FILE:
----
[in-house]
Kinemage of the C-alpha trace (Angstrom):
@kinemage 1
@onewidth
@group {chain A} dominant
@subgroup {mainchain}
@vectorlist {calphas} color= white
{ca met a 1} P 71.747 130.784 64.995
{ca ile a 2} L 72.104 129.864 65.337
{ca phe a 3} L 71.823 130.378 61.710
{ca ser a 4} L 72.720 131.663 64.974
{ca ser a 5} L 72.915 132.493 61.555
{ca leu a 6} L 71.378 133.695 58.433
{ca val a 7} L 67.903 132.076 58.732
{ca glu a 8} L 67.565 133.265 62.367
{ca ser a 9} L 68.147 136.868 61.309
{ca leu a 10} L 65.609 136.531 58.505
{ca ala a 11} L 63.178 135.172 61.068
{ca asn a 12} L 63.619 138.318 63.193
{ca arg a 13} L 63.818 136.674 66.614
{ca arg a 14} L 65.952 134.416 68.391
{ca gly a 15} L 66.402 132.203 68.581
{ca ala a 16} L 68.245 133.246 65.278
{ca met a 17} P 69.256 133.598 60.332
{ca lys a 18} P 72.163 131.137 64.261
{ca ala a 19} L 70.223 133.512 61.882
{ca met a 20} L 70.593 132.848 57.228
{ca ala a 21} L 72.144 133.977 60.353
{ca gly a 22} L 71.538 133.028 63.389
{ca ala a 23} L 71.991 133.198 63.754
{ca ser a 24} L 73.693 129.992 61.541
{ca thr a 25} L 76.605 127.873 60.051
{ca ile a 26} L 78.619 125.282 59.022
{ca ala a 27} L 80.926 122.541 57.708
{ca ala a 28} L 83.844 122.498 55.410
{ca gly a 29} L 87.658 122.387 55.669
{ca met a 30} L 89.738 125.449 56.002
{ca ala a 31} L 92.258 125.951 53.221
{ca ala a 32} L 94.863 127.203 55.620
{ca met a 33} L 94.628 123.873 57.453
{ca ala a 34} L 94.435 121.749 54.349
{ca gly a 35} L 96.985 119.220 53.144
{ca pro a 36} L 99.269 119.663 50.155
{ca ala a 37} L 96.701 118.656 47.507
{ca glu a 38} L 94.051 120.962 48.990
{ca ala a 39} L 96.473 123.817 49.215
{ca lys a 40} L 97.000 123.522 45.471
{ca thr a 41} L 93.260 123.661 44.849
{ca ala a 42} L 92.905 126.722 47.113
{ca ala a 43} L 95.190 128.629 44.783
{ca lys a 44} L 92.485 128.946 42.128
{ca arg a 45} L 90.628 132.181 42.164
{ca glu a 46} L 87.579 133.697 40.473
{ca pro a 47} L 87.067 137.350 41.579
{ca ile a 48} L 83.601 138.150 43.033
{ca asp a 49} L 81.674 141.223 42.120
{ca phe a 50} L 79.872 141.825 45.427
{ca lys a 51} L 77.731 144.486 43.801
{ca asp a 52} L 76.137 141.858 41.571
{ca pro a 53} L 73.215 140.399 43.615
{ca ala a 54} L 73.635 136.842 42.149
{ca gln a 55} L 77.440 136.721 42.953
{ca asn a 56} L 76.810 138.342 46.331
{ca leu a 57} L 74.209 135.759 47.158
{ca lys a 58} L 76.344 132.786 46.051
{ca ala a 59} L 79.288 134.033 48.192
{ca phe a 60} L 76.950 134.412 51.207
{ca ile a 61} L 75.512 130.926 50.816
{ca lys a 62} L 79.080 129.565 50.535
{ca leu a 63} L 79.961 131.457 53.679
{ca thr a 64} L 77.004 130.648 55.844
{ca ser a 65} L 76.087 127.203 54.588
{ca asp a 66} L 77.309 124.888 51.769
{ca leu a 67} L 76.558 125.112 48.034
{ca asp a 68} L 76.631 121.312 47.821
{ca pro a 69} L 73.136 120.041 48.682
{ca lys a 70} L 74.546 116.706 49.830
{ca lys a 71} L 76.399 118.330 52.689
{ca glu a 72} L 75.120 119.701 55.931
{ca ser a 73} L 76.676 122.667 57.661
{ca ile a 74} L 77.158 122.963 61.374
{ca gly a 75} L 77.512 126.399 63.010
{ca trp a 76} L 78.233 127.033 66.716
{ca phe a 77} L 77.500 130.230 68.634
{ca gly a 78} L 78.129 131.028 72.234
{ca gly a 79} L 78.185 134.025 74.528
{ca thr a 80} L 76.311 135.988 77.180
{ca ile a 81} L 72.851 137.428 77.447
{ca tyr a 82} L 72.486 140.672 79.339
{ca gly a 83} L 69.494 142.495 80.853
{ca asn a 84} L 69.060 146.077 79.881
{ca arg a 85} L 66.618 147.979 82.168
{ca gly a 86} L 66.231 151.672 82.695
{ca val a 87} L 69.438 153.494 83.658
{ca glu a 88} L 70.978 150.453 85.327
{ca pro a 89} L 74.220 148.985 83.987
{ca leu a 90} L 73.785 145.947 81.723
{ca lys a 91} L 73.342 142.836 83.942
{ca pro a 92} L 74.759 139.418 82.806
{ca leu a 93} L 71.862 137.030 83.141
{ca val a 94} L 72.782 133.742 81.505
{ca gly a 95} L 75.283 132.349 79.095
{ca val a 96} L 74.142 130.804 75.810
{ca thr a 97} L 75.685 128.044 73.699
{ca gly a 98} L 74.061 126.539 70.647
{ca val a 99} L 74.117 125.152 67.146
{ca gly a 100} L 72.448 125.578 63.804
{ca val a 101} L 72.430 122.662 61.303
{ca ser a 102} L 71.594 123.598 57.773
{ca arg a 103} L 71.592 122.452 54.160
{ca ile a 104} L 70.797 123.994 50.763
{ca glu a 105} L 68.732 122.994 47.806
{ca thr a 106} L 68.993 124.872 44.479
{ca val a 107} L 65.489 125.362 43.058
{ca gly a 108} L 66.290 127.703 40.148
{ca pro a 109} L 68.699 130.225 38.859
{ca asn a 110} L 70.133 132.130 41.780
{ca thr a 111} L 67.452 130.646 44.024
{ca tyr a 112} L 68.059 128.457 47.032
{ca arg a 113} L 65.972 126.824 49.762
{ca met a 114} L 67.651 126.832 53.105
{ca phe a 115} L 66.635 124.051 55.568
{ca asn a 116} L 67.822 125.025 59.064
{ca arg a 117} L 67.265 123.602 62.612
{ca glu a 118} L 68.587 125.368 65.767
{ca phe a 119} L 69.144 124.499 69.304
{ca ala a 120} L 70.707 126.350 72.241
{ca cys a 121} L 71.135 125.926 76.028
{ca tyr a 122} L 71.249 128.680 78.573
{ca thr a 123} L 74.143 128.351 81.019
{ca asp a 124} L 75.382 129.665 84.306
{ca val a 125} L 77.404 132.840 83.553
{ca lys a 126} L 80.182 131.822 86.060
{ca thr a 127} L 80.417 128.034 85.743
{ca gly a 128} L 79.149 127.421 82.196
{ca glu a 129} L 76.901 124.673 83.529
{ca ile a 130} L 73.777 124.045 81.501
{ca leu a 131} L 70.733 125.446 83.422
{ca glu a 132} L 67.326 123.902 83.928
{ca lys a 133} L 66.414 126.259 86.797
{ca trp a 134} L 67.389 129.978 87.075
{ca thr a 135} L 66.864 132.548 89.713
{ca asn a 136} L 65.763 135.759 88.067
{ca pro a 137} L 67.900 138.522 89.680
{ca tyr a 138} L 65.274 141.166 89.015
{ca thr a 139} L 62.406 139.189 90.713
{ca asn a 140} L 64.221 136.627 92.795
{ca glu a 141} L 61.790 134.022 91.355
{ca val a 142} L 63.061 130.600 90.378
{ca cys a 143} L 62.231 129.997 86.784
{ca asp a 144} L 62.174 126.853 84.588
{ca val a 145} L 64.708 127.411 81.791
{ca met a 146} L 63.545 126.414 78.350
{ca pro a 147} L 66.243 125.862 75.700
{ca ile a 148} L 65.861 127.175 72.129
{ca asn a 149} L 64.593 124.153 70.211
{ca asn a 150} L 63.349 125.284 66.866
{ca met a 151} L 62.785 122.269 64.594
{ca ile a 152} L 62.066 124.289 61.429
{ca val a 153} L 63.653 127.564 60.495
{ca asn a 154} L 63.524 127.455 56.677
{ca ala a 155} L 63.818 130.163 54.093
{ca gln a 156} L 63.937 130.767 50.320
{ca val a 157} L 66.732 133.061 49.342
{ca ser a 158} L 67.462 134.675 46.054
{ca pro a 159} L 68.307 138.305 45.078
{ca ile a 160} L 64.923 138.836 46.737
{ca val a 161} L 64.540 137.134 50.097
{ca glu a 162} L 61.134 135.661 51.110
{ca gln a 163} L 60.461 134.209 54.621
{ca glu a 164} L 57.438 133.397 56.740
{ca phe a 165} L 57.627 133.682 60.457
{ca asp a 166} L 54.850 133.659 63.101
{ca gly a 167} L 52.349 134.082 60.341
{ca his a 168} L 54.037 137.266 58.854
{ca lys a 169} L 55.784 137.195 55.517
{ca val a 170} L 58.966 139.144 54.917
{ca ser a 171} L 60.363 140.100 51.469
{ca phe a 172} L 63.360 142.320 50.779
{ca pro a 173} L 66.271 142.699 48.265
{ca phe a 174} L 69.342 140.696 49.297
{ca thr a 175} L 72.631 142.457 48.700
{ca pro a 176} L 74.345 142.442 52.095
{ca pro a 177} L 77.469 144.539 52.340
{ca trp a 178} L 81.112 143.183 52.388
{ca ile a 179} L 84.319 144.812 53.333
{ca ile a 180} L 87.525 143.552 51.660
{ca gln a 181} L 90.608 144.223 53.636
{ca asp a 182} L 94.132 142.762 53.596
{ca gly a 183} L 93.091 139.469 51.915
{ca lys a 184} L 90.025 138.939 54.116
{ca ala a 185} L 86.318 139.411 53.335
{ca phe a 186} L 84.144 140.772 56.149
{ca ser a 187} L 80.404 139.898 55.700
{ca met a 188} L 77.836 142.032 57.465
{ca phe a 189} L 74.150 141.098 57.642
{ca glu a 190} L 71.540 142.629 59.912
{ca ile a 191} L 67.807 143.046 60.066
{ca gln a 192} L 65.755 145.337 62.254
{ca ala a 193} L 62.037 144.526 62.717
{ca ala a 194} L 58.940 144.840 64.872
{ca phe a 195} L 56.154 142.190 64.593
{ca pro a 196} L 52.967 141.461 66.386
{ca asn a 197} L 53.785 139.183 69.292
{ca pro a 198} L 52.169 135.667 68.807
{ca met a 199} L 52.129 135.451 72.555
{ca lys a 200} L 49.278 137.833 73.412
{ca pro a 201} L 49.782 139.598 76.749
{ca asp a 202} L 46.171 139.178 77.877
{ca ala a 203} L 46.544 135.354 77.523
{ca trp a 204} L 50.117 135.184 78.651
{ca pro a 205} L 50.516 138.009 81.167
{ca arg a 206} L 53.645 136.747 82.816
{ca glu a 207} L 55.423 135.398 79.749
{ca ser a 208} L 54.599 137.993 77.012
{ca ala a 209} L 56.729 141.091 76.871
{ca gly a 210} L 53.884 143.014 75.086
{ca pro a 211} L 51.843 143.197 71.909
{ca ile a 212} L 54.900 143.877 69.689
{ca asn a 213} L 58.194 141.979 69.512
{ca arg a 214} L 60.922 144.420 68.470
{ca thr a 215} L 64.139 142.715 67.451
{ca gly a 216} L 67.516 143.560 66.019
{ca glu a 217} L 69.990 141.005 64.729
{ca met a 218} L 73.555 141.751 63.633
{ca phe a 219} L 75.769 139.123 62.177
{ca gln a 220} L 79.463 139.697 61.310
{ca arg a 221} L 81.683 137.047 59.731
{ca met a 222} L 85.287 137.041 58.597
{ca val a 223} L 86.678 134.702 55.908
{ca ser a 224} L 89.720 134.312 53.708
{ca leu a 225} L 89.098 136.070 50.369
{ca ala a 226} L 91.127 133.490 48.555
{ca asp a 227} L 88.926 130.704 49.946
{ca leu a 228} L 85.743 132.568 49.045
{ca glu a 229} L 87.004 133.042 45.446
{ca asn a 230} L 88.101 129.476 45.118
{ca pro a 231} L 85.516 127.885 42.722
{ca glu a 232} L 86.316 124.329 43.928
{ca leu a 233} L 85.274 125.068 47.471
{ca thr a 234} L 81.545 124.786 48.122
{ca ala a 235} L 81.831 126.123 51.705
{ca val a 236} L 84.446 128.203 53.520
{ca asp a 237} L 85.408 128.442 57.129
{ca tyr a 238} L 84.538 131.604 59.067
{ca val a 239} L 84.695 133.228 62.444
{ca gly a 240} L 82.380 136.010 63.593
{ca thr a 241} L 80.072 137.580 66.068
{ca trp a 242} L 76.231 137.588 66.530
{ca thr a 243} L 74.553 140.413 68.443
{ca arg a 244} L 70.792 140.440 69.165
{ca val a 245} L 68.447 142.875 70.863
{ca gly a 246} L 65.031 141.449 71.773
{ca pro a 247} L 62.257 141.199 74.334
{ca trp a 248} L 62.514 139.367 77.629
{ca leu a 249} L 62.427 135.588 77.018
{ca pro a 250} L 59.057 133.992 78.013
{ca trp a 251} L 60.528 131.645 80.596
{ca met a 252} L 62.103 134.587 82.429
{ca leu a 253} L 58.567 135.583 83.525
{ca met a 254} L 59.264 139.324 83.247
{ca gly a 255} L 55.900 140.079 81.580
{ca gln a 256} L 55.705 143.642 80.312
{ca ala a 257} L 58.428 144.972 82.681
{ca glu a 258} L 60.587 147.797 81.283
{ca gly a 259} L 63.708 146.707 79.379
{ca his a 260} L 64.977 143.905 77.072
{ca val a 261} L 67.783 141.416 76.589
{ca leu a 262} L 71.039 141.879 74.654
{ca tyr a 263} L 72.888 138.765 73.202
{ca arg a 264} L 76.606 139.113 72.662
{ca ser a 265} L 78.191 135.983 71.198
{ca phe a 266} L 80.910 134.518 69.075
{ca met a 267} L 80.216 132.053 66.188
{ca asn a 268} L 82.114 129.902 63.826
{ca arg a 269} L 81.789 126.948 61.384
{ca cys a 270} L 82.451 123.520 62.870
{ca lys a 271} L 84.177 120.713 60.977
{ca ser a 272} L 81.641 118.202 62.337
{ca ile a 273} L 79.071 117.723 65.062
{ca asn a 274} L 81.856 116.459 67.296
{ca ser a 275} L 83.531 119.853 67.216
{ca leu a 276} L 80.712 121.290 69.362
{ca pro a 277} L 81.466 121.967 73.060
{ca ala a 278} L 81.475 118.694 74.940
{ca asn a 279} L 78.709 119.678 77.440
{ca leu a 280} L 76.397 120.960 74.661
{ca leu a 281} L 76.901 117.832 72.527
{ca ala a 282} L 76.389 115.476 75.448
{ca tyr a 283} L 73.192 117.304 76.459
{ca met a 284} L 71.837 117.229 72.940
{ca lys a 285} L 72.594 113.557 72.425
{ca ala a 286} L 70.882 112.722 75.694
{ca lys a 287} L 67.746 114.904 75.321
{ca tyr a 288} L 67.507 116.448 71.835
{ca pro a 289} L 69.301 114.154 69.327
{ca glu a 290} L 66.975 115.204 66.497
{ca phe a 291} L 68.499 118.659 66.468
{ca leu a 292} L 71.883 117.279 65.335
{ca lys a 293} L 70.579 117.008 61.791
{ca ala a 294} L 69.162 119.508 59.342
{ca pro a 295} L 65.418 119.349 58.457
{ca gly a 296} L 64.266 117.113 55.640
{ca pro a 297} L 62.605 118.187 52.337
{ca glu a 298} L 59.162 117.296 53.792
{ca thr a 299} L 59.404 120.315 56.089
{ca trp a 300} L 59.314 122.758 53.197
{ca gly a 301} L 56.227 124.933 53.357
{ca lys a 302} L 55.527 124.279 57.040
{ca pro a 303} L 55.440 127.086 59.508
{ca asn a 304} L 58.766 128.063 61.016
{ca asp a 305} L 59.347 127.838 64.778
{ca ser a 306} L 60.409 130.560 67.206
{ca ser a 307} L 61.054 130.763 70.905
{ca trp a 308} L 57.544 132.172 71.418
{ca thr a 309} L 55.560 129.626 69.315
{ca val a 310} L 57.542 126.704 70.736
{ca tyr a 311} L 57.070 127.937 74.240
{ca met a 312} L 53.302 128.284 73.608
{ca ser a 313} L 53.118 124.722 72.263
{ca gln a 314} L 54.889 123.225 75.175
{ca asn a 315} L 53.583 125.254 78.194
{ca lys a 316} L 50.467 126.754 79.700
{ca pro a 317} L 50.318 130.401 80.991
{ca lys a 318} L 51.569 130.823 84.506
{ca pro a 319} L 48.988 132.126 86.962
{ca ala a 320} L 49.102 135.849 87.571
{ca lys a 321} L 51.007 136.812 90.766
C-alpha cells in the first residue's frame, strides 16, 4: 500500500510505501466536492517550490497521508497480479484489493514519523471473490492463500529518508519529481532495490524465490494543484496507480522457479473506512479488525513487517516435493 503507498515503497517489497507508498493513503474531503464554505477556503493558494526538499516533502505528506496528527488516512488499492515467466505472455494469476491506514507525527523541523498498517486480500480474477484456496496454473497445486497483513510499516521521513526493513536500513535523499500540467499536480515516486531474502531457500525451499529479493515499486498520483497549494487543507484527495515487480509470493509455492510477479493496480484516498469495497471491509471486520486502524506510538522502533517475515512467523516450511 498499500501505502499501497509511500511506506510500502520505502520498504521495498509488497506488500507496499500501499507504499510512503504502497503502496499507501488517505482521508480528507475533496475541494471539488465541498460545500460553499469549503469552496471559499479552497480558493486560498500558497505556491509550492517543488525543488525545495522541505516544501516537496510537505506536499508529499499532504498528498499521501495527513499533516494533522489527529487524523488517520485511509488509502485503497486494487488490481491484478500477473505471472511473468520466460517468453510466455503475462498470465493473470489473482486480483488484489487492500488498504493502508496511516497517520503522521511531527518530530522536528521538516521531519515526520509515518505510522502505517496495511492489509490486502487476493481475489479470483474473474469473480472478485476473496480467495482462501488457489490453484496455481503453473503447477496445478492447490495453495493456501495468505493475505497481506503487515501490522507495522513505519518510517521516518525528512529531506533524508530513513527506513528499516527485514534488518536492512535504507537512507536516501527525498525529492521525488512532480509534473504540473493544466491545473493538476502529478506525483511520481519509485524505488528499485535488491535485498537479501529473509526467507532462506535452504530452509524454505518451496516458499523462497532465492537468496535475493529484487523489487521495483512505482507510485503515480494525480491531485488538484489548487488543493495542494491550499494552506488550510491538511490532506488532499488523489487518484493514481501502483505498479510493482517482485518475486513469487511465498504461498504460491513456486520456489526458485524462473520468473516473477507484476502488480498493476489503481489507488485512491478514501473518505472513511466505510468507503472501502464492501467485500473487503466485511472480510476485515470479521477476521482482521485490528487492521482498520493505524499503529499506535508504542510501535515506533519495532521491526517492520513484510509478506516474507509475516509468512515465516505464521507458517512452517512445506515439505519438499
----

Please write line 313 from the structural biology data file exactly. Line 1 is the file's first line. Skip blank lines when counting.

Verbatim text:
{ca ser a 306} L 60.409 130.560 67.206